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For small businesses, 'tis the season of survival

Mario Tama | Getty Images

The holiday season can make or break a business. Have a good Christmas, and you enter the New Year on a sure footing, full of optimism. Have a miserable one and the hangover can be fatal.

Preparation is essential, and at Lingham's Booksellers, an independent book and coffee shop in the Wirral, north-west England and winner of the U.K.'s Independent Bookseller of the Year Award 2013, planning for Christmas begins early. Very early.

"We start right at the beginning of the year, around about January, February time," Eleanor Davies, who co-owns Lingham's with her husband, told CNBC.com. "We start thinking about calendars for the next year and ordering them, we look at new titles that are coming out. In November, we set up a table with impulse buys and Christmas stocking fillers: jokey books, little books about wine, books about punctuation."

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For the team at Lingham's, this kind of preparation is taken incredibly seriously because of what's at stake.

"It's enormously important," Davies said. "I would say a quarter to a third of all the money that we take in the year comes from December alone. We've had a Christmas in the past when we had huge snowfall, and it was absolutely disastrous."

It's not just the weather that small businesses compete against. According to Experian, there were 2.8 billion visits to online retail sites in December 2012, a 30 percent increase on the previous Christmas. In this kind of climate, marketing is essential.

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"It's very important," Davies added. "We go out and do quite a few local Christmas bazaars – one in a school, and a couple in Church halls on Saturdays – which is a really good way of getting our name out into the locality. We're not just expecting people to go to us, we're going out to them to remind them that we're there."

While Davies has experience of handling the Christmas crush, Erin Hurst, co-owner of Provenance, a butcher's in London's Notting Hill, is gearing up for her first, having only opened in July of this year.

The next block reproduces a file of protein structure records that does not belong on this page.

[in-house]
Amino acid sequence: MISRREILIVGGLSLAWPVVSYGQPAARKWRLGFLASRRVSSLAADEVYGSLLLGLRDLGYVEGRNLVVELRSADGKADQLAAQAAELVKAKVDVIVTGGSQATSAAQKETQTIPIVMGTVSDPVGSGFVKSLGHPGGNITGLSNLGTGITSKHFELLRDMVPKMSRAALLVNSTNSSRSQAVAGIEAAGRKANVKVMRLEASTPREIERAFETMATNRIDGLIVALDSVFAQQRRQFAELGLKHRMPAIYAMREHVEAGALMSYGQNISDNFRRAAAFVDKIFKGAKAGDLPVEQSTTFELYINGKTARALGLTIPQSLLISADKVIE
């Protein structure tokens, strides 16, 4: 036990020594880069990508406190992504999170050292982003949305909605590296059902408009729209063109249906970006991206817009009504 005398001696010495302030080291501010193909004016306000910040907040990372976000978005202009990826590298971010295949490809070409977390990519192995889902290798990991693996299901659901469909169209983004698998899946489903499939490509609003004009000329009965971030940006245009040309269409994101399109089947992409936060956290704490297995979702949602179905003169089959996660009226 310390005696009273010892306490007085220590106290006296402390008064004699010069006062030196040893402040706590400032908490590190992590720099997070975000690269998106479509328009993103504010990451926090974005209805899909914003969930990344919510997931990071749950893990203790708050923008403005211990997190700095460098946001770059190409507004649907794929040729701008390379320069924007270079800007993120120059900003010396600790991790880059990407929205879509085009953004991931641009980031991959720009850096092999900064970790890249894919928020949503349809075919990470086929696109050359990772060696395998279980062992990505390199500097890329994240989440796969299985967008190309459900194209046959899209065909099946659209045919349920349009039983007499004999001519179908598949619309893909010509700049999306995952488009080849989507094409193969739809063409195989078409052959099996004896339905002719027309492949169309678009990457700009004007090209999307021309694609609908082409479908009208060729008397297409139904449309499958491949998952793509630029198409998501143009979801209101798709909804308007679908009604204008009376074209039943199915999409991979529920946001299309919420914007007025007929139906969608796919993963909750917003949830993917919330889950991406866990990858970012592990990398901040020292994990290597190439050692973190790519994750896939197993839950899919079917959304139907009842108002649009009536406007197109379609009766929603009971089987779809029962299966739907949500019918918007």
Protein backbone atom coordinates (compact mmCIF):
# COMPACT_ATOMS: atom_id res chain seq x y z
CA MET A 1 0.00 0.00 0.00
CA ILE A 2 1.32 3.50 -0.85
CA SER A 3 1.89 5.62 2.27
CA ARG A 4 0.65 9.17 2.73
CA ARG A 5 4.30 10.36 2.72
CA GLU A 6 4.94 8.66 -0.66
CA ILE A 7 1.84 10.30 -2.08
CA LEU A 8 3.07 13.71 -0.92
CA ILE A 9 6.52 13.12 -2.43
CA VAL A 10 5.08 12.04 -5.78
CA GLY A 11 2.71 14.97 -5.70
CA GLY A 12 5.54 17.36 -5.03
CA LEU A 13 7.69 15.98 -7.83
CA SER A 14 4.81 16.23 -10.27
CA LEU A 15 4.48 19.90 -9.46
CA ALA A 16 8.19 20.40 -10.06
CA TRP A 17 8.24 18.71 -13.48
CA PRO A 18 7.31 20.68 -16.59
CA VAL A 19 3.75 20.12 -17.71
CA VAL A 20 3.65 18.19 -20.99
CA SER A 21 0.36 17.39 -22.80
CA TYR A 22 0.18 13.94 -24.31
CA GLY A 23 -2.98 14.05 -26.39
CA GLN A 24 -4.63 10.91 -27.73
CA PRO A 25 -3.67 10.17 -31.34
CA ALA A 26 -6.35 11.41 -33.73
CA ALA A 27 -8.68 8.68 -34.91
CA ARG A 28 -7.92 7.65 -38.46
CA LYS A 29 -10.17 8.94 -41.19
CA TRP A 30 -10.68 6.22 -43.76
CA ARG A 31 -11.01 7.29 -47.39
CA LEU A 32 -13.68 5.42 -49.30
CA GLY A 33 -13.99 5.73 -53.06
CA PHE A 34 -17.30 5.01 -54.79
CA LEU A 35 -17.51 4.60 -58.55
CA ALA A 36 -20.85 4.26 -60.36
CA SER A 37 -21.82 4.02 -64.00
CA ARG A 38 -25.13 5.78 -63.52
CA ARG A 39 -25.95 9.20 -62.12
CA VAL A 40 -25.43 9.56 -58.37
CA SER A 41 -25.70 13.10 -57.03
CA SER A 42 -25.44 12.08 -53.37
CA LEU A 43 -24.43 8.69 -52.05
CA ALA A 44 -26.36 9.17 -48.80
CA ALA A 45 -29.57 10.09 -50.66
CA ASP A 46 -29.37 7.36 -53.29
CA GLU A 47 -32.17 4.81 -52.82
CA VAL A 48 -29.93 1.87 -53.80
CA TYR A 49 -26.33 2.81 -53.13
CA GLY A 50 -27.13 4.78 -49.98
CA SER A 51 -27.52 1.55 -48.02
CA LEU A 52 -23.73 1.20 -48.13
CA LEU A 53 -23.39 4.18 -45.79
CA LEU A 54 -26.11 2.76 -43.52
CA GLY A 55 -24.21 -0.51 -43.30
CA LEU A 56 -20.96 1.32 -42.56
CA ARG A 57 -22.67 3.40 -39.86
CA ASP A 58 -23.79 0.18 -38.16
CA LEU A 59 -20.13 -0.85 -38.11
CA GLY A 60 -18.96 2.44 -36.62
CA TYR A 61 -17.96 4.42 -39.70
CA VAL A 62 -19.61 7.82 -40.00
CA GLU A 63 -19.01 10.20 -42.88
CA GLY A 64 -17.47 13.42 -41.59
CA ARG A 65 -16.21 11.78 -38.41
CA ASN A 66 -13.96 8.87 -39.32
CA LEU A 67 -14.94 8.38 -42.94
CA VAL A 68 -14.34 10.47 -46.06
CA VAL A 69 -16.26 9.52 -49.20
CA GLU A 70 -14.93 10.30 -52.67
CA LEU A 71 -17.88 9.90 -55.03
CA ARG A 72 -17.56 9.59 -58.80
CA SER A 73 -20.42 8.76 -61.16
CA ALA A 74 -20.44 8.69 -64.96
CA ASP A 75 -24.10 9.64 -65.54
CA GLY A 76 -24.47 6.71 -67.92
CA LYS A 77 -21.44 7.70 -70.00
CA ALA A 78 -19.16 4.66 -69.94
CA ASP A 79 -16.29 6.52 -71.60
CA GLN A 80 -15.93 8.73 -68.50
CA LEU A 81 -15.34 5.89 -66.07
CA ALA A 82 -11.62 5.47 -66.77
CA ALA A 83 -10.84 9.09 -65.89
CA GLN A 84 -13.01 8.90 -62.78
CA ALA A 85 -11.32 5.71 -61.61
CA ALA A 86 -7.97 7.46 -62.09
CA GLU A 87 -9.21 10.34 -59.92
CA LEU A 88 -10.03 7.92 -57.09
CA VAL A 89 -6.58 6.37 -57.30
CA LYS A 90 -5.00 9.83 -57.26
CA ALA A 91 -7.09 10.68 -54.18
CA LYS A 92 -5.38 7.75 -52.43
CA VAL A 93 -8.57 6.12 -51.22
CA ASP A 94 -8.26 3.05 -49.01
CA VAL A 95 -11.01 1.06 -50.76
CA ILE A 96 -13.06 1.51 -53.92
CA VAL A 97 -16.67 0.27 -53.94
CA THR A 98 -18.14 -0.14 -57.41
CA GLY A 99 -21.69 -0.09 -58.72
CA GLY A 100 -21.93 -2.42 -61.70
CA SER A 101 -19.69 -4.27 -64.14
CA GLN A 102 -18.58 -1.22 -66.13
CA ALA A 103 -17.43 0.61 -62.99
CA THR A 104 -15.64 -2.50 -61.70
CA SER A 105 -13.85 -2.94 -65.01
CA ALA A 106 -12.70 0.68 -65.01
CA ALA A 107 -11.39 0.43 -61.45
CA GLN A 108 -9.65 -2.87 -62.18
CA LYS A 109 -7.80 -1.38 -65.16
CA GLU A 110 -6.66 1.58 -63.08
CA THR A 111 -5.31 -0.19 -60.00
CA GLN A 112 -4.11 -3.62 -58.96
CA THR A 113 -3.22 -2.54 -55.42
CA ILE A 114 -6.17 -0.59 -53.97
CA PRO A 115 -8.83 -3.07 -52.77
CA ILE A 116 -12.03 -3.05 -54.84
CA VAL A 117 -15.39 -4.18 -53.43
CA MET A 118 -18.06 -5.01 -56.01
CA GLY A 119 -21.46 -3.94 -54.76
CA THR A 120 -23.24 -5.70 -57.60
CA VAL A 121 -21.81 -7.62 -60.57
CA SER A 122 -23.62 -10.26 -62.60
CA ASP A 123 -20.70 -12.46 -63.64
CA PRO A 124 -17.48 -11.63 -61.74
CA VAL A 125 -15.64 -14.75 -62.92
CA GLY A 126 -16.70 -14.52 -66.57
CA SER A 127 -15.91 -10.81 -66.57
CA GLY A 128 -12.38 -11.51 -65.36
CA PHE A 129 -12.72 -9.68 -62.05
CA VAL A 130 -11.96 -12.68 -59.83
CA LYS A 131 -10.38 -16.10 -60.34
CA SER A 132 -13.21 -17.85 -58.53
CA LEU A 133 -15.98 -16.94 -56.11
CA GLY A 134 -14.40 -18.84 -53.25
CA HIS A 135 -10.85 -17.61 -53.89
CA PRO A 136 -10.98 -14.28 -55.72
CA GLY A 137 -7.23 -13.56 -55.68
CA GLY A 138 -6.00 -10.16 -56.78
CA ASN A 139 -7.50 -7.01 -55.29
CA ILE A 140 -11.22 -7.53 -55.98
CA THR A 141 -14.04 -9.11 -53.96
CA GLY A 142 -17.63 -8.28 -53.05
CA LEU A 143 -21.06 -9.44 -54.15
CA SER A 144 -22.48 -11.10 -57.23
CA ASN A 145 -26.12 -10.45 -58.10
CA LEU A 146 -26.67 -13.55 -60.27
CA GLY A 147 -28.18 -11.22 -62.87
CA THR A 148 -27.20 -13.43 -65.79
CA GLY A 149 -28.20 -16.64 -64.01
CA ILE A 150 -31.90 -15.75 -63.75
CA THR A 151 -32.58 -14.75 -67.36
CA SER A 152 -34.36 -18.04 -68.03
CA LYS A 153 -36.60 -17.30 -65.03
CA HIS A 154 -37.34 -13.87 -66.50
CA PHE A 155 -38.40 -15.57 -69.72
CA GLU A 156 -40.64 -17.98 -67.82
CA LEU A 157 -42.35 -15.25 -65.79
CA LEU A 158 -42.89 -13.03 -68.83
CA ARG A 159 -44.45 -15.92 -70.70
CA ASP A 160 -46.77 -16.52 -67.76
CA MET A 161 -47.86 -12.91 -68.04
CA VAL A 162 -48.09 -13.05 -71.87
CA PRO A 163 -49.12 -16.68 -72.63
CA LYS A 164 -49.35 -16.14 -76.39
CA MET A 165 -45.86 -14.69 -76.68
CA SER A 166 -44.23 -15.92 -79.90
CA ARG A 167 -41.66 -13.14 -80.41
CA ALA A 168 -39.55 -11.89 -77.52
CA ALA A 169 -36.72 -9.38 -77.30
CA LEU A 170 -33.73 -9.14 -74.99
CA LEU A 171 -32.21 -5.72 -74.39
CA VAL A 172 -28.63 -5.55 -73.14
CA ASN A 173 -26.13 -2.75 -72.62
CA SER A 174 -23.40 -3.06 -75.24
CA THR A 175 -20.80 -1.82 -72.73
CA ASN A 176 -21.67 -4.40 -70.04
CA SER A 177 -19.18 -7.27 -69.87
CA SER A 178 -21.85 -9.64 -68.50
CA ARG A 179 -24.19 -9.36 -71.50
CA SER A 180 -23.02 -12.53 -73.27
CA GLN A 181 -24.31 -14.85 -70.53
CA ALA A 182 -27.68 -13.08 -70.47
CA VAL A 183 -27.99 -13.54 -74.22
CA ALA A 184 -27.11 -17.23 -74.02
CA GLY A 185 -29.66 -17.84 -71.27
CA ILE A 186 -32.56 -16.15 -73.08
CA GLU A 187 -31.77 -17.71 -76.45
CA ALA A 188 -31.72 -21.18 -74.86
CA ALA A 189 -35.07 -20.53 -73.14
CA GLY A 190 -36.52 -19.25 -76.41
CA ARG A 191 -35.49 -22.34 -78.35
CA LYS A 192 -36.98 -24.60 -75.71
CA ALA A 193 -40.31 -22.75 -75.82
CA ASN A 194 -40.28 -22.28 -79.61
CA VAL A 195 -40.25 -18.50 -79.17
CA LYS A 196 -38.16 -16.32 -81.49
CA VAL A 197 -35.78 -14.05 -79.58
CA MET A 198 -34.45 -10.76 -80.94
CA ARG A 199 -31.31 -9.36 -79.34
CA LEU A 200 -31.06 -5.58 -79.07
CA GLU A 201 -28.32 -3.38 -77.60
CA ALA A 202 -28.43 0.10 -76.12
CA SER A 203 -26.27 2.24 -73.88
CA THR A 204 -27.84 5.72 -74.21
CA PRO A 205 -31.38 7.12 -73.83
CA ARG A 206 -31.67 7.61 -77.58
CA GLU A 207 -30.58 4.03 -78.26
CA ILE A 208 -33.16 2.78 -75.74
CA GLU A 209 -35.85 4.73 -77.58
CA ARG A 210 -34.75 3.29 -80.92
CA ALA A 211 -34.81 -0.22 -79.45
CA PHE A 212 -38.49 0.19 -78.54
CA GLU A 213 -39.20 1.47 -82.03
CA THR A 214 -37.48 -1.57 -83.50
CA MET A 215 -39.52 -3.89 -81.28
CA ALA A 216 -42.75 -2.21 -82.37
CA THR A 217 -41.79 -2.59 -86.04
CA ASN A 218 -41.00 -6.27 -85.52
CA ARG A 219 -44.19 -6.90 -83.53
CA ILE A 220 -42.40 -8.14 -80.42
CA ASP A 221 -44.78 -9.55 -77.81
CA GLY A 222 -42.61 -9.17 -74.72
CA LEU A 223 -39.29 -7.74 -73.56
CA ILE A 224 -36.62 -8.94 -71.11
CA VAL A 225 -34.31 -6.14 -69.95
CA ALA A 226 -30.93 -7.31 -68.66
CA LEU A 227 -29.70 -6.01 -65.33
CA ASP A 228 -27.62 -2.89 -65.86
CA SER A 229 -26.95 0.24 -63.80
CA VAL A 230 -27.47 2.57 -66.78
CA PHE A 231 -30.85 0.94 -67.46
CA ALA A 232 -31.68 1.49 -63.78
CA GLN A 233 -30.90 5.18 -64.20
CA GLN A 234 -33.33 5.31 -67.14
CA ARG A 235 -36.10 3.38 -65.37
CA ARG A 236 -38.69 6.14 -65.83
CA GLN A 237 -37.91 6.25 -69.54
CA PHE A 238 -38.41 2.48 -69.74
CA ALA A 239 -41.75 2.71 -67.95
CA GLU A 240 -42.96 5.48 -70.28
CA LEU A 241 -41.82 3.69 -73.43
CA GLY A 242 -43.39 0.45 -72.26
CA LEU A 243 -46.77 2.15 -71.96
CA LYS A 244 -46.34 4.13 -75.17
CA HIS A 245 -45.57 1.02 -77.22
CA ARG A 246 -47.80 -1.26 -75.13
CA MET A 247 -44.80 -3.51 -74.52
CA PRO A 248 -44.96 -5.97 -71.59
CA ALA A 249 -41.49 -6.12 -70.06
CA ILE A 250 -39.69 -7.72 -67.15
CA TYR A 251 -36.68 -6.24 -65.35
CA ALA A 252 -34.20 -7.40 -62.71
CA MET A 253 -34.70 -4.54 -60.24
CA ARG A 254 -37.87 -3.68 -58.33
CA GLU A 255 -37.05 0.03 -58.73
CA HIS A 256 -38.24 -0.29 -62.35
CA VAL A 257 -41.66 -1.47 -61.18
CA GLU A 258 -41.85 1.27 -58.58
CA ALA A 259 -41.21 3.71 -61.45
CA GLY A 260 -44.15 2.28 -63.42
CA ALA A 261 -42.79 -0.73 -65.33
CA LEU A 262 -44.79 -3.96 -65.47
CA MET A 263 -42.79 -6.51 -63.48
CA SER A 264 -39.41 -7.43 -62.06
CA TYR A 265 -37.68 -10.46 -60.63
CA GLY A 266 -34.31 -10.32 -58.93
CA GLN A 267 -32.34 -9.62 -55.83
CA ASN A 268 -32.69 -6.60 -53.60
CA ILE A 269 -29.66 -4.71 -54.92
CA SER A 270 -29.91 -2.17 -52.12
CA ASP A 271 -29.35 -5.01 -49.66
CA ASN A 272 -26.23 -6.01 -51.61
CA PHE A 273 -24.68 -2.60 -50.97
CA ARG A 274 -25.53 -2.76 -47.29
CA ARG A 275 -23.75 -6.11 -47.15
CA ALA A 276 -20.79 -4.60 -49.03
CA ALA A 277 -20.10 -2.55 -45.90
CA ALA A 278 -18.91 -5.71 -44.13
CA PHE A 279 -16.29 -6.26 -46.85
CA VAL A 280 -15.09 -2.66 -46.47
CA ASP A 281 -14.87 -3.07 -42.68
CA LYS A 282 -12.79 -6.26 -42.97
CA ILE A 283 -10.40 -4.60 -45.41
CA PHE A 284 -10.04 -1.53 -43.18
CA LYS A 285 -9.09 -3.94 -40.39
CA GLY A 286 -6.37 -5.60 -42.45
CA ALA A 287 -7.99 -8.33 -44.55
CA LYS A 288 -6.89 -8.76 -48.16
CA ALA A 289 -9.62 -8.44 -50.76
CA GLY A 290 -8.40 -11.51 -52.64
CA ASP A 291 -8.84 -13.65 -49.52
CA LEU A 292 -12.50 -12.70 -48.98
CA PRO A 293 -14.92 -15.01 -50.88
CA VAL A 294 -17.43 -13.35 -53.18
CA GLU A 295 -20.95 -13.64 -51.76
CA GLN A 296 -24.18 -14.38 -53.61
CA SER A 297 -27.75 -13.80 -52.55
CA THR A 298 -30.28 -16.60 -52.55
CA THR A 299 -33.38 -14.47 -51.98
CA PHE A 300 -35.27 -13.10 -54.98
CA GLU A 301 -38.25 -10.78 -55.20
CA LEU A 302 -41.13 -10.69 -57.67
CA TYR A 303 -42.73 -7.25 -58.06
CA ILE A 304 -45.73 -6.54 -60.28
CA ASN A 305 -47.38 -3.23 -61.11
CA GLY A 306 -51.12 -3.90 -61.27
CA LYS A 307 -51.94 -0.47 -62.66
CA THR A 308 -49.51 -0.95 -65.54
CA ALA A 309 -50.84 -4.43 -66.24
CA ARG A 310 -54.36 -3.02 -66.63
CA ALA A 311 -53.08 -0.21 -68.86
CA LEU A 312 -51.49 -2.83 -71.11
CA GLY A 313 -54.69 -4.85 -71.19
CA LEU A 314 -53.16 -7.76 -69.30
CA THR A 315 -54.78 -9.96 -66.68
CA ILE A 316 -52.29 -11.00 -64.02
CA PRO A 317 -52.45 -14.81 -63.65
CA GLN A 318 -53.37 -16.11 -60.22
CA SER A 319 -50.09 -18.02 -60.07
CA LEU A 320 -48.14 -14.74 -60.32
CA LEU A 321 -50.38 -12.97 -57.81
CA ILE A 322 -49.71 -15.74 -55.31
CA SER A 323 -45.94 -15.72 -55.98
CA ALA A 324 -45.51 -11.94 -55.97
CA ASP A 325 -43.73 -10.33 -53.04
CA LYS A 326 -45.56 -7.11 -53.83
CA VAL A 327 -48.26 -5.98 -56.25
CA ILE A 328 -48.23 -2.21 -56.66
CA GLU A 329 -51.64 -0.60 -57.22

Originally from New Zealand, Hurst grew up on a dairy and pig farm in the Bay of Plenty. "My experience has come from growing up on a farm where animals were butchered, so I know about my meat cuts," she said. "But I would certainly never get a knife in my hands, and that's why we've got three fantastic butchers on board who are all very experienced and massively passionate."

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A dry run for Christmas came in the form of Thanksgiving, which saw about 40 turkeys sold to Americans living in London. Christmas promises to be a step up in terms of scale and custom: Provenance expects to sell around 120 turkeys, and between 30 and 50 cockerels (roosters) too, with its mid-range turkey costing £12.50 per kilo.

"It is massively important. From the experience that our butchers have had, the indication is that it would normally account for two to three times a normal month's sales," Hurst said. "We've been planning for it from spreadsheets and a logistical perspective for two months now," she added.

With extra turkeys, cockerels, and customers comes the need for extra hours – in the run up to Christmas, the team will be working until 11pm – and extra staff.

"If you've got 120 turkeys over and above your usual business, they need to be weighed, labeled and packaged in a beautiful presentation box and put together with the customers' other orders and we'll be taking on an extra pair of hands as of this weekend," Hurst said.

With Christmas less than three weeks away, the anticipation is building. "Of course we're nervous, but we're excitedly nervous," Hurst added. "It's like you're training for a big race."

  • Caan is one of the U.K.'s most successful and dynamic entrepreneurs as well as the guest presenter of "The Business Class."

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